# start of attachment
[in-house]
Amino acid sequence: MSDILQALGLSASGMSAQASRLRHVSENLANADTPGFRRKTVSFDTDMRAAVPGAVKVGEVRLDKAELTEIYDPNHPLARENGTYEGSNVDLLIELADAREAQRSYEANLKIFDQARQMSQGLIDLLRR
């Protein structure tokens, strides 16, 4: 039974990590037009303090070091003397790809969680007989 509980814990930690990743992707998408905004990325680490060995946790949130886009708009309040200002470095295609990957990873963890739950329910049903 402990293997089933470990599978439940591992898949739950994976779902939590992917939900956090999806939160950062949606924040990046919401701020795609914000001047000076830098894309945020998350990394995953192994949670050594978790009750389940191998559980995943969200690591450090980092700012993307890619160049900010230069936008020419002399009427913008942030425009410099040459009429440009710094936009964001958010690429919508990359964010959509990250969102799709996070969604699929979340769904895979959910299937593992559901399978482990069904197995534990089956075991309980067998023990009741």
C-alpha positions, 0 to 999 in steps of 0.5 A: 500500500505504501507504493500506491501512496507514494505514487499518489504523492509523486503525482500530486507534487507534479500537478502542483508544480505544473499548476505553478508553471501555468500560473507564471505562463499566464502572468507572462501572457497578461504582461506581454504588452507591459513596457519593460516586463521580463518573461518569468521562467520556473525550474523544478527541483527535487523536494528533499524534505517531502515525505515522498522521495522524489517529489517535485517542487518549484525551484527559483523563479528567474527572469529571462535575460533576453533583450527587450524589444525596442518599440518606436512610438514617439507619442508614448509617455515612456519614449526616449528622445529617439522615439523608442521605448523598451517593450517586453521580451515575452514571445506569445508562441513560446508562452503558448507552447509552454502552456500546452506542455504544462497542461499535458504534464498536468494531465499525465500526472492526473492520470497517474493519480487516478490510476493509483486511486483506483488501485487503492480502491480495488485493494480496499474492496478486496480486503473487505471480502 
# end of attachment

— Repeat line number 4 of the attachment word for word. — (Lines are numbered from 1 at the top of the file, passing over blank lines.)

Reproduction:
C-alpha positions, 0 to 999 in steps of 0.5 A: 500500500505504501507504493500506491501512496507514494505514487499518489504523492509523486503525482500530486507534487507534479500537478502542483508544480505544473499548476505553478508553471501555468500560473507564471505562463499566464502572468507572462501572457497578461504582461506581454504588452507591459513596457519593460516586463521580463518573461518569468521562467520556473525550474523544478527541483527535487523536494528533499524534505517531502515525505515522498522521495522524489517529489517535485517542487518549484525551484527559483523563479528567474527572469529571462535575460533576453533583450527587450524589444525596442518599440518606436512610438514617439507619442508614448509617455515612456519614449526616449528622445529617439522615439523608442521605448523598451517593450517586453521580451515575452514571445506569445508562441513560446508562452503558448507552447509552454502552456500546452506542455504544462497542461499535458504534464498536468494531465499525465500526472492526473492520470497517474493519480487516478490510476493509483486511486483506483488501485487503492480502491480495488485493494480496499474492496478486496480486503473487505471480502 